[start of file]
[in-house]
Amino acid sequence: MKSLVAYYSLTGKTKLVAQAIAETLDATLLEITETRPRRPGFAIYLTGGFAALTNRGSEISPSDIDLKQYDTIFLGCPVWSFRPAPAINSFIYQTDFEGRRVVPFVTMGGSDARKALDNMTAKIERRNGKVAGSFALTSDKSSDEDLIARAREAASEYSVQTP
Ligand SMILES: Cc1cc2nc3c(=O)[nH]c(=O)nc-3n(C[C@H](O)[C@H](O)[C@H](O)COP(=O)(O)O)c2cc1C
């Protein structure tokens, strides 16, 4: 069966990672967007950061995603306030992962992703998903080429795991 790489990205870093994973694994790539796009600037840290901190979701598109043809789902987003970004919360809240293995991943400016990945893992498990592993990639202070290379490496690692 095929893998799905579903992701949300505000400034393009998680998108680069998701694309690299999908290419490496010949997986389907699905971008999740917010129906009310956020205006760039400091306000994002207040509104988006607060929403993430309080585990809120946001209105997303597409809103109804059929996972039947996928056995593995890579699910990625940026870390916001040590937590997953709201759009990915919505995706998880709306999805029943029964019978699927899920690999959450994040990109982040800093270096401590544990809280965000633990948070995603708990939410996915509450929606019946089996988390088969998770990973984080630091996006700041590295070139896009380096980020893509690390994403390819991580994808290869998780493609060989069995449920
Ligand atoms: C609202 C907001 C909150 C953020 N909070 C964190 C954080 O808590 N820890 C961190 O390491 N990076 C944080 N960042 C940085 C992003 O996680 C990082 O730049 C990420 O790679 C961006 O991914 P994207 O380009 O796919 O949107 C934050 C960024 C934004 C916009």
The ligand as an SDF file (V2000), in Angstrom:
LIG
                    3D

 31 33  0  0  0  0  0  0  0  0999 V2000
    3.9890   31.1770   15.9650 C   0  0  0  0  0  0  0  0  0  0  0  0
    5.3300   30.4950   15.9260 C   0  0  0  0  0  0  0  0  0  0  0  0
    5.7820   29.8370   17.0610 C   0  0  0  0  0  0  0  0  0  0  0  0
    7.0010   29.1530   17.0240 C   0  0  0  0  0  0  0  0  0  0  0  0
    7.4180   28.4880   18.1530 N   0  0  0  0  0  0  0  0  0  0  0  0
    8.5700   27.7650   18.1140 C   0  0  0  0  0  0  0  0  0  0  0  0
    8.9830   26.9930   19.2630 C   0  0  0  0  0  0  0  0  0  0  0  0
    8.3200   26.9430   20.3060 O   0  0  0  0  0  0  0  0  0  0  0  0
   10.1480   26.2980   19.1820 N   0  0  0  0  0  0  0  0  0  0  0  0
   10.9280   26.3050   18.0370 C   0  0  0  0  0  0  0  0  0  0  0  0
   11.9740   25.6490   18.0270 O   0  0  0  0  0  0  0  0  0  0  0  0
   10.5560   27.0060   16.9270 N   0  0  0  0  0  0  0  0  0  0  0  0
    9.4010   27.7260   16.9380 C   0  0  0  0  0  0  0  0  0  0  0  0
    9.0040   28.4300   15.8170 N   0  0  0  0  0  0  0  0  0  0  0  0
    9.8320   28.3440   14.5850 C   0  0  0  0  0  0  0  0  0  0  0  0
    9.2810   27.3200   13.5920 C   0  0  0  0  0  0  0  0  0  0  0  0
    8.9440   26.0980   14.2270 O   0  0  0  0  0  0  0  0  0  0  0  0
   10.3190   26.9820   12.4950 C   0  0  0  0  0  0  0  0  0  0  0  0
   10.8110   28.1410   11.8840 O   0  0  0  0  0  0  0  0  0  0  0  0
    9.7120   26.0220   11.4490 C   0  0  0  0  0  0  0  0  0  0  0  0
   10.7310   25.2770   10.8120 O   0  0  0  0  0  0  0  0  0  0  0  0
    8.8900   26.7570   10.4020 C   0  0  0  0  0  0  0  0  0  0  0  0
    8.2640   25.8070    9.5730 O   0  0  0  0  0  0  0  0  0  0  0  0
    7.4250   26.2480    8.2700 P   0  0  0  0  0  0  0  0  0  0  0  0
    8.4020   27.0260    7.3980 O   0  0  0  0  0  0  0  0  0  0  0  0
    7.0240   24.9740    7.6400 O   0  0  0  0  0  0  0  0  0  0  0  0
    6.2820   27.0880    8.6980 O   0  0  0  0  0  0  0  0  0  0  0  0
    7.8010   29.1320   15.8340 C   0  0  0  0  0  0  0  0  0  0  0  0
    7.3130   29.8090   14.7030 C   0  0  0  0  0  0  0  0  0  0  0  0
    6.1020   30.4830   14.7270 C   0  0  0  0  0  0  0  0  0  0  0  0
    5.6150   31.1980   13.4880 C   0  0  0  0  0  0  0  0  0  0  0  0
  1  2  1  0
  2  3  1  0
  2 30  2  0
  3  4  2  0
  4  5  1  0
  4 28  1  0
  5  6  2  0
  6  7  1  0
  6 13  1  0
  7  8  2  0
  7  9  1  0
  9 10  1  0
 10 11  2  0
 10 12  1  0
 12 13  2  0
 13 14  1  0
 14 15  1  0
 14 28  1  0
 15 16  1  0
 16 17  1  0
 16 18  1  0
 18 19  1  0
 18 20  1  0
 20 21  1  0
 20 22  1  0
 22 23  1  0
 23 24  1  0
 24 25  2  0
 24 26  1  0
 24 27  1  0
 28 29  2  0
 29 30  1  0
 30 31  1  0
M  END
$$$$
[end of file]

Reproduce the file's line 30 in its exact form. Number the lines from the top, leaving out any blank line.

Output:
   10.7310   25.2770   10.8120 O   0  0  0  0  0  0  0  0  0  0  0  0